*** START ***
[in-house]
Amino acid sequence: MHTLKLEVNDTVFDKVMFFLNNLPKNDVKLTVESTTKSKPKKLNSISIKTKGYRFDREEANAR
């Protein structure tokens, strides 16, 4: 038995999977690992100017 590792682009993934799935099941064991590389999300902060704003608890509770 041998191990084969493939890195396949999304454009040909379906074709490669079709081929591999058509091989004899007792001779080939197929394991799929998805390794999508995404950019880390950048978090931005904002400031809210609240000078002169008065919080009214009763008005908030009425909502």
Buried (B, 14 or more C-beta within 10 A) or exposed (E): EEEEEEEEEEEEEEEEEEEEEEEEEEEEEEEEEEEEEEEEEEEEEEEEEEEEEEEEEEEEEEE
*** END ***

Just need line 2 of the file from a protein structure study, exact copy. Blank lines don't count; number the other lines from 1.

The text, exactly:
Amino acid sequence: MHTLKLEVNDTVFDKVMFFLNNLPKNDVKLTVESTTKSKPKKLNSISIKTKGYRFDREEANAR